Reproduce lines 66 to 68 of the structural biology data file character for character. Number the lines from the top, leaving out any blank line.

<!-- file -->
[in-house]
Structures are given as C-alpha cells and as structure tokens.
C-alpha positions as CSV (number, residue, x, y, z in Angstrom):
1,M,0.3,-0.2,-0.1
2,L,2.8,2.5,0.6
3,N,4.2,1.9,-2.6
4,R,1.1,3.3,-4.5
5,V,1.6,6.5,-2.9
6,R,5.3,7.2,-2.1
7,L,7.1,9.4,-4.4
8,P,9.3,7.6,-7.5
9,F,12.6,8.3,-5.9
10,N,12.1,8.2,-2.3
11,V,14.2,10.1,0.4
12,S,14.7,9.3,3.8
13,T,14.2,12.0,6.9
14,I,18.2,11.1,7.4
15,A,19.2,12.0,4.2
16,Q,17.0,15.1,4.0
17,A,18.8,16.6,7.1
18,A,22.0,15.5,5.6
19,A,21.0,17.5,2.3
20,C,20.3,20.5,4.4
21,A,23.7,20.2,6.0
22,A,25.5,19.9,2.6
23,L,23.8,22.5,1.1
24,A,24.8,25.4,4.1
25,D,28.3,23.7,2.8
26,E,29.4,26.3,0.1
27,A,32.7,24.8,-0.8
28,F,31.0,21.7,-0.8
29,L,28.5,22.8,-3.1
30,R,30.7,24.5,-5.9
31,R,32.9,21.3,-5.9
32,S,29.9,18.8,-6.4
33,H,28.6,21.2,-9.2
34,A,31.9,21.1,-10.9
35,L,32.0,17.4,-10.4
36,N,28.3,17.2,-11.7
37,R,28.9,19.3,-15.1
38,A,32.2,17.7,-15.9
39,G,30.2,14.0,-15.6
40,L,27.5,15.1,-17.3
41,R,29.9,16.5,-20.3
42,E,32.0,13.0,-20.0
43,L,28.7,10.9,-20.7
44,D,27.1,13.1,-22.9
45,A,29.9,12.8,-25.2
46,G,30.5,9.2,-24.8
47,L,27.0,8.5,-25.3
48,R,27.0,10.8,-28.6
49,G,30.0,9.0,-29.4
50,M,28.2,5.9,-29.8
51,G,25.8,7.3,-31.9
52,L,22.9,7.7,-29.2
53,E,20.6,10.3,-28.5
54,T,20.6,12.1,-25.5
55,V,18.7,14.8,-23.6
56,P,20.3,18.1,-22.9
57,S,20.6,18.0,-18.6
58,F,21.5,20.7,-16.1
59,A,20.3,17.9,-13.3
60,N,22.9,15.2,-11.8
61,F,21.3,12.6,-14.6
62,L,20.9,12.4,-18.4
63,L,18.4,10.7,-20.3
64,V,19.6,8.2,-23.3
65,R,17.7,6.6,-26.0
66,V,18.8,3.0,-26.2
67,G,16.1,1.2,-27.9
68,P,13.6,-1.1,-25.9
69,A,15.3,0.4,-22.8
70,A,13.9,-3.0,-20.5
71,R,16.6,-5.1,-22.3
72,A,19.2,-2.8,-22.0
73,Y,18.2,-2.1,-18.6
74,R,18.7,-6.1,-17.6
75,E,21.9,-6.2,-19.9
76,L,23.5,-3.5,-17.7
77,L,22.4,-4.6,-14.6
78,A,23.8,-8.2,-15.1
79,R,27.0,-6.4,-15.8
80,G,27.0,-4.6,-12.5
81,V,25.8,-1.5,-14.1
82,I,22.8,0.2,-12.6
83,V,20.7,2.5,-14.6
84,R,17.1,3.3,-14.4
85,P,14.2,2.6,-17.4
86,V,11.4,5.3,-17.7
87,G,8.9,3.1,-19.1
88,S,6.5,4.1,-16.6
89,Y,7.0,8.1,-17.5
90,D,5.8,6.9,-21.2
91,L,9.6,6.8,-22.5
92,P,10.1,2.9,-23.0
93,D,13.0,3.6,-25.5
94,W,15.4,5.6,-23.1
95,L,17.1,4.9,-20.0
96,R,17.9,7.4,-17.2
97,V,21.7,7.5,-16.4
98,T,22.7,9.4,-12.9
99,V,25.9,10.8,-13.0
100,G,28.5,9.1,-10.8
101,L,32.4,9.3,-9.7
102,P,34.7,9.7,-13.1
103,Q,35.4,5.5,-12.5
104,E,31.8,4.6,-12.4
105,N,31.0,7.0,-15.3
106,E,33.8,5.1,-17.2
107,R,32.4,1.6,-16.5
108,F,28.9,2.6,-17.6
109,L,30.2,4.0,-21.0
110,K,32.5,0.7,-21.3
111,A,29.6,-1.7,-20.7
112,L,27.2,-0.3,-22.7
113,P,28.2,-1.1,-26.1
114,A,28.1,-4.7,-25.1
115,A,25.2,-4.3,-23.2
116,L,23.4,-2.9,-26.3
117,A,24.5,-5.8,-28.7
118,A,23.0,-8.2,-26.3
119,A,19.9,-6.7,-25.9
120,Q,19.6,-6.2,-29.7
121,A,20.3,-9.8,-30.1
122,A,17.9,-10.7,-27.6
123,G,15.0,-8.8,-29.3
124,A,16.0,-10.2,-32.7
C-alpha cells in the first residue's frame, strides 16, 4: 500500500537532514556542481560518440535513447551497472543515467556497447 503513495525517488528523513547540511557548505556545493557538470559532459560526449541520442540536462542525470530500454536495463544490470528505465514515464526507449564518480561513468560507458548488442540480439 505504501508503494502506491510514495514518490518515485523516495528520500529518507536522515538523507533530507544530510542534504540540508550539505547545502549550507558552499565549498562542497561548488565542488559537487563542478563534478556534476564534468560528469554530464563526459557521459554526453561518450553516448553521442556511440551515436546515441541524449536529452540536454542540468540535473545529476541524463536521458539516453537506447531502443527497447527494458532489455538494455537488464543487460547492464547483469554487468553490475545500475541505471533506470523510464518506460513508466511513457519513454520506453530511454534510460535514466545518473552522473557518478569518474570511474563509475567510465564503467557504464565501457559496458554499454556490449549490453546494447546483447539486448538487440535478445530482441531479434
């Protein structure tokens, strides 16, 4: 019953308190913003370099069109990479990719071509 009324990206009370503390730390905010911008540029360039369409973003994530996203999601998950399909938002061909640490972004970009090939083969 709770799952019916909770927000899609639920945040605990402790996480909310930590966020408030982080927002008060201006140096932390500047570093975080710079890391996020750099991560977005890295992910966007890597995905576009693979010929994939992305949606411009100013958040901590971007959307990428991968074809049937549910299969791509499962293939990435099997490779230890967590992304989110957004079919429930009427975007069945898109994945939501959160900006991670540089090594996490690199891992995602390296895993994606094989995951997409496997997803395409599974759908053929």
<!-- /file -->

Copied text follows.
63,L,18.4,10.7,-20.3
64,V,19.6,8.2,-23.3
65,R,17.7,6.6,-26.0